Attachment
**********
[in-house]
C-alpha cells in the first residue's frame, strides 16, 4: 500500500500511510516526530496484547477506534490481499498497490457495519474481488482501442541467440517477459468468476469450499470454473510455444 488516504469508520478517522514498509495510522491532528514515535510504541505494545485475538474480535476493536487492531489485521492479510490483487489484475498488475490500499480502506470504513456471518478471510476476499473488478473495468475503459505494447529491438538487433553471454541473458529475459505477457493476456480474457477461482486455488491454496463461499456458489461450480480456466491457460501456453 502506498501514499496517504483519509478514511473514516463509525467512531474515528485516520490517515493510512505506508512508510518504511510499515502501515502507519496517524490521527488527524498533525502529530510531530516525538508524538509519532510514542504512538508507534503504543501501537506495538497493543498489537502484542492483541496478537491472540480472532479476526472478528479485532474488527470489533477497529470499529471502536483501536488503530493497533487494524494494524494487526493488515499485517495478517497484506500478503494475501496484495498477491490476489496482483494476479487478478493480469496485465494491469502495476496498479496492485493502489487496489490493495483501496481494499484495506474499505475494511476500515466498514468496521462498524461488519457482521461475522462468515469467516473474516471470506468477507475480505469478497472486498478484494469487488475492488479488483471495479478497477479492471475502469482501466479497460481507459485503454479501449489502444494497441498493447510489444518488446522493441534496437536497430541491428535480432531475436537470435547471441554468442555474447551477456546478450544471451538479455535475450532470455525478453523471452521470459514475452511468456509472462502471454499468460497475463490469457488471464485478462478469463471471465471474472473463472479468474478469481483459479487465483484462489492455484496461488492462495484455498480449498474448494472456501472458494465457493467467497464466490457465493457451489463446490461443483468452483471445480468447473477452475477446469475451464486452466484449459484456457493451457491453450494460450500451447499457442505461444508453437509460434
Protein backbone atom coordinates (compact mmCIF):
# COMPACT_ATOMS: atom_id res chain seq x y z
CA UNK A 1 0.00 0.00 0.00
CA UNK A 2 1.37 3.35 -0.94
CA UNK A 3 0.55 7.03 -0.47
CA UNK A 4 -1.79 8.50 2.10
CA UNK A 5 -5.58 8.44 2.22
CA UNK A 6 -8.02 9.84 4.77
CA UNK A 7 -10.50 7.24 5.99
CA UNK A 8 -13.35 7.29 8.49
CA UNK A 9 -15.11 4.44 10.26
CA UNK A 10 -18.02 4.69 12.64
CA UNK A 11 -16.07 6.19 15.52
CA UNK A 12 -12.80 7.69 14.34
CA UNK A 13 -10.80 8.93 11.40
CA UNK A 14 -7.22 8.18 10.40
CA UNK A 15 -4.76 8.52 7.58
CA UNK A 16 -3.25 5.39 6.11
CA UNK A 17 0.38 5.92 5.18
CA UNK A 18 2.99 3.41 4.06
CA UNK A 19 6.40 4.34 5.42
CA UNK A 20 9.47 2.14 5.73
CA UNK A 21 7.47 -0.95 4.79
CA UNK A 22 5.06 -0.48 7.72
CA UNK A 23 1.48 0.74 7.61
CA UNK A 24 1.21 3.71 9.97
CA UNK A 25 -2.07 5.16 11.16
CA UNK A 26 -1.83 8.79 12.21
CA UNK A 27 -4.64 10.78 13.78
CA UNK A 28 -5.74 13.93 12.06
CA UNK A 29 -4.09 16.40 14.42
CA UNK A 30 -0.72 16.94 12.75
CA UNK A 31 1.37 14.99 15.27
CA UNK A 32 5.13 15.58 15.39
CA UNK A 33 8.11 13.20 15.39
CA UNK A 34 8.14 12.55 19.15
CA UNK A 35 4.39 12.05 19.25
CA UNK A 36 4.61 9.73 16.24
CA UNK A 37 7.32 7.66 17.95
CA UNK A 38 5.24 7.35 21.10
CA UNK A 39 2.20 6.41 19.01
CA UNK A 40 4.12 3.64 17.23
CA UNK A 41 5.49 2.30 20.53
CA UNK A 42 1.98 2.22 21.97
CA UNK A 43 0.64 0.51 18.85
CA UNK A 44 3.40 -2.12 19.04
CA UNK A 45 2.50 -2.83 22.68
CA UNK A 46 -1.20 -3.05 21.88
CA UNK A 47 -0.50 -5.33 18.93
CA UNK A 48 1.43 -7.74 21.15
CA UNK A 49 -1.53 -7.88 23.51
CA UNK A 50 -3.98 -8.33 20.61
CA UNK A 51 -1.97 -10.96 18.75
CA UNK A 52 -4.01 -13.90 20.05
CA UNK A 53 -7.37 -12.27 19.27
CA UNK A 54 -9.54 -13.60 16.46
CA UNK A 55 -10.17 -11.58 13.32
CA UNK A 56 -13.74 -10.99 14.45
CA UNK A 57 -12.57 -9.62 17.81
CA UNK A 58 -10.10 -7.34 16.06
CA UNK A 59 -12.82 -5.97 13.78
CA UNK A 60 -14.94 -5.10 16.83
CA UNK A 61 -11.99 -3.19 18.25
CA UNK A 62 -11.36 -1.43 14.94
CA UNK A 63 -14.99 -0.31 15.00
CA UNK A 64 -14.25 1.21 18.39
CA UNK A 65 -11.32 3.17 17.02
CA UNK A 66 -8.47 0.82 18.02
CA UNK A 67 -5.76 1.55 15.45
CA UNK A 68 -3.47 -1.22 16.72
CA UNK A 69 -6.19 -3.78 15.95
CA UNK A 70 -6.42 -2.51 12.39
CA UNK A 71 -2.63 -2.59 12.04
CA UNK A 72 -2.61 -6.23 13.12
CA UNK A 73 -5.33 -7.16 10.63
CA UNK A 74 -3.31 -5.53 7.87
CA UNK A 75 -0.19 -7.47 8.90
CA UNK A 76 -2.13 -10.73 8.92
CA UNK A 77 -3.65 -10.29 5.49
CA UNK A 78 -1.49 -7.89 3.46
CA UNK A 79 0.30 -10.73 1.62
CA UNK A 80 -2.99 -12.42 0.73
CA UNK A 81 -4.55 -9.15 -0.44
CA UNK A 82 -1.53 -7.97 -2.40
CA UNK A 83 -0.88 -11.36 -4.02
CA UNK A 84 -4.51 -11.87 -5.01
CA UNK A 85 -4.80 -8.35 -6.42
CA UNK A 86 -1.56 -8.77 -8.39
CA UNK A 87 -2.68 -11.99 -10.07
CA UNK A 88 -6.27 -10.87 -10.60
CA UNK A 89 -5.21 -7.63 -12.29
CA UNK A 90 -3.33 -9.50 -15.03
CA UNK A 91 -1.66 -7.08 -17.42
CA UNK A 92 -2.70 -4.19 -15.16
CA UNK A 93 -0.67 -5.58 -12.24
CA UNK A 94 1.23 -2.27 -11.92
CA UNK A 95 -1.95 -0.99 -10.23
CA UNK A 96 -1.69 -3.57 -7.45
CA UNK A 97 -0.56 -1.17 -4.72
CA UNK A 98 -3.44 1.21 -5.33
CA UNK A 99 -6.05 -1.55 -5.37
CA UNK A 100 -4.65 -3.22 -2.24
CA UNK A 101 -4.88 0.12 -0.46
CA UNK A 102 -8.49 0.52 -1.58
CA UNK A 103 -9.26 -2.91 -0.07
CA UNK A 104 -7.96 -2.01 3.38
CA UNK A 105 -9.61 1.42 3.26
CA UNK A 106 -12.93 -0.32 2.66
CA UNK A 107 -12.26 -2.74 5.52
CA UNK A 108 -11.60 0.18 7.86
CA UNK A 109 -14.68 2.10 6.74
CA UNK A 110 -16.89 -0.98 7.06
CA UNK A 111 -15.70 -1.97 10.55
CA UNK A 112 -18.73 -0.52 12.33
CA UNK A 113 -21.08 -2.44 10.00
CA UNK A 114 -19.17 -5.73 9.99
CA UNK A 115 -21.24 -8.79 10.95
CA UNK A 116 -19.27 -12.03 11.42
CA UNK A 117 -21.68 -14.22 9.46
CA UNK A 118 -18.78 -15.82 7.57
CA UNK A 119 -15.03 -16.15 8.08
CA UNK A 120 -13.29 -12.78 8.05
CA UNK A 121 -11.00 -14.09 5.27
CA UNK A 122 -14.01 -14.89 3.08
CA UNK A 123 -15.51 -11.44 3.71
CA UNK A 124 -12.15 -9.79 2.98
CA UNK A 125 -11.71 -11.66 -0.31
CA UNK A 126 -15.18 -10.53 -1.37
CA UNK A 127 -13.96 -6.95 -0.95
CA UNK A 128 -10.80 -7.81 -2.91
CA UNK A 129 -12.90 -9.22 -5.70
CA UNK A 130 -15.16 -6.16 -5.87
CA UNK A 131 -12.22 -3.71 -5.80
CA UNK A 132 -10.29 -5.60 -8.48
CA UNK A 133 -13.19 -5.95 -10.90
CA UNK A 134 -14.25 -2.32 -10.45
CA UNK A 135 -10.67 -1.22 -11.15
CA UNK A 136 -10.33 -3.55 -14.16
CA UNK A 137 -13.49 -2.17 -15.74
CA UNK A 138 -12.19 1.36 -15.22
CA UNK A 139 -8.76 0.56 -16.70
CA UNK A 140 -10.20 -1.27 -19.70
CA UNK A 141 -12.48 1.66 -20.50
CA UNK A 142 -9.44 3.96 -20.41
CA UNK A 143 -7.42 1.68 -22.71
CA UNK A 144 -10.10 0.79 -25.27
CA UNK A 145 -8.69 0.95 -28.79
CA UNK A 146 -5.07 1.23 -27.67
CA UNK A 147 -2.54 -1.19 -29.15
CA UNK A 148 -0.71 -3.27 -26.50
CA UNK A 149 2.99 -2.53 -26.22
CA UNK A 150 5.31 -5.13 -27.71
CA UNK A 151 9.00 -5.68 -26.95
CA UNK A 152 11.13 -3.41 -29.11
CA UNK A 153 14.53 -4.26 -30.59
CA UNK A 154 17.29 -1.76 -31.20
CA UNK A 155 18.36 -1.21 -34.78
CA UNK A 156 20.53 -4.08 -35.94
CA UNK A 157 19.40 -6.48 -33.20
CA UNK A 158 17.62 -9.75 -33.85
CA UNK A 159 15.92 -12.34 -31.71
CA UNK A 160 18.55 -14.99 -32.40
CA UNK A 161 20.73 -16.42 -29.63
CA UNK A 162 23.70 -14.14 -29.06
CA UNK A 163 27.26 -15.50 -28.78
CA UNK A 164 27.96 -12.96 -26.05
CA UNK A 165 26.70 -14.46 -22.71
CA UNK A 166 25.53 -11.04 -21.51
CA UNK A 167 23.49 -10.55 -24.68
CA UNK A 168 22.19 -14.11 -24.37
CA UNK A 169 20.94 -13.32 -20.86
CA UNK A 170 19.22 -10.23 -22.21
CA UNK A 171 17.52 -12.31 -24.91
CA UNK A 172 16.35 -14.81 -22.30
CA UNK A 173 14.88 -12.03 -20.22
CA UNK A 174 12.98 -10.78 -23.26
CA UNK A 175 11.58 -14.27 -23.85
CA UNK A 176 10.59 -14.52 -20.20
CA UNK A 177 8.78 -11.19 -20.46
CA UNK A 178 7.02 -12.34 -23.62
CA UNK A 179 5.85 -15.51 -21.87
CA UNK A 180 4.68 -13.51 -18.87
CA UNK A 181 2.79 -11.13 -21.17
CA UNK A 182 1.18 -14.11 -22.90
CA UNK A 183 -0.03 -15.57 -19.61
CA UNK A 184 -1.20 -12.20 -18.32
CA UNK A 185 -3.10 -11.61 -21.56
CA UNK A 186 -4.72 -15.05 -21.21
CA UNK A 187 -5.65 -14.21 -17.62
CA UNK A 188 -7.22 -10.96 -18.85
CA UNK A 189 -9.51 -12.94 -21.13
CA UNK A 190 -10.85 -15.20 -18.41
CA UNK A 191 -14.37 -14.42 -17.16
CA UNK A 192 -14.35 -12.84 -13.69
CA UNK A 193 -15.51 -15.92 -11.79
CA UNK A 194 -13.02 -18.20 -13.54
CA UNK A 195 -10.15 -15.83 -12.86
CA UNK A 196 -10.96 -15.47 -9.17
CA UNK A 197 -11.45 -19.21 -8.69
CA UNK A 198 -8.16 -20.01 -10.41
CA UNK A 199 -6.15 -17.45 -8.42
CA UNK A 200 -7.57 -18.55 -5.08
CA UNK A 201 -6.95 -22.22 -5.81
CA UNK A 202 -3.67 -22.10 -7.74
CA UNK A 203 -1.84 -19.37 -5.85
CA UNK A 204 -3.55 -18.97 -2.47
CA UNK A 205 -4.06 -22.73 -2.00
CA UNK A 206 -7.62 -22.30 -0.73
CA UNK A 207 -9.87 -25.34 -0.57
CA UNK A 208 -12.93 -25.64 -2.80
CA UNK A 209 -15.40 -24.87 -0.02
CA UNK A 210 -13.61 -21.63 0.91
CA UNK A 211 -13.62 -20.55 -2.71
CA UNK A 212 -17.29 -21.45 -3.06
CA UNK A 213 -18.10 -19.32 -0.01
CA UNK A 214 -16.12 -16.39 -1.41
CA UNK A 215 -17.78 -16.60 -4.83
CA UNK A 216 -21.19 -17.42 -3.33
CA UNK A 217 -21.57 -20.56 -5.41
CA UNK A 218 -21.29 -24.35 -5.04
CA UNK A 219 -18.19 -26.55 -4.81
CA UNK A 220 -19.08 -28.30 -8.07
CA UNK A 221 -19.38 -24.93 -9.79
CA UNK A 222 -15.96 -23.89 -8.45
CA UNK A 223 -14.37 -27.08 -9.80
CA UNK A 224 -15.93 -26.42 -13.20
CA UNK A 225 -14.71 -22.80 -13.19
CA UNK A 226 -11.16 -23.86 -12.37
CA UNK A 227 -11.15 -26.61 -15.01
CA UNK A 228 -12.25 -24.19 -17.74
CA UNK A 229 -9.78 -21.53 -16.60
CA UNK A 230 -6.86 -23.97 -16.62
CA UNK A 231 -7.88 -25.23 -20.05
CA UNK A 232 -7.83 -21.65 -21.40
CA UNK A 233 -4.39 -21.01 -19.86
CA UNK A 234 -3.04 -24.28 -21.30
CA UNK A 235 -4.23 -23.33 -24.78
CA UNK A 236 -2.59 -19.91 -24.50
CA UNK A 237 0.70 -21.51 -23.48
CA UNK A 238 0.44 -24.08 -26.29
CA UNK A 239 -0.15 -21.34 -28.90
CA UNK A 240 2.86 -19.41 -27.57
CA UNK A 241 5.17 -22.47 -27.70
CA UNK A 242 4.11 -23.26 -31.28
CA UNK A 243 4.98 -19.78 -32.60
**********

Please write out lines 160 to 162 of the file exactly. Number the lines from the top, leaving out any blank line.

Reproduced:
CA UNK A 156 20.53 -4.08 -35.94
CA UNK A 157 19.40 -6.48 -33.20
CA UNK A 158 17.62 -9.75 -33.85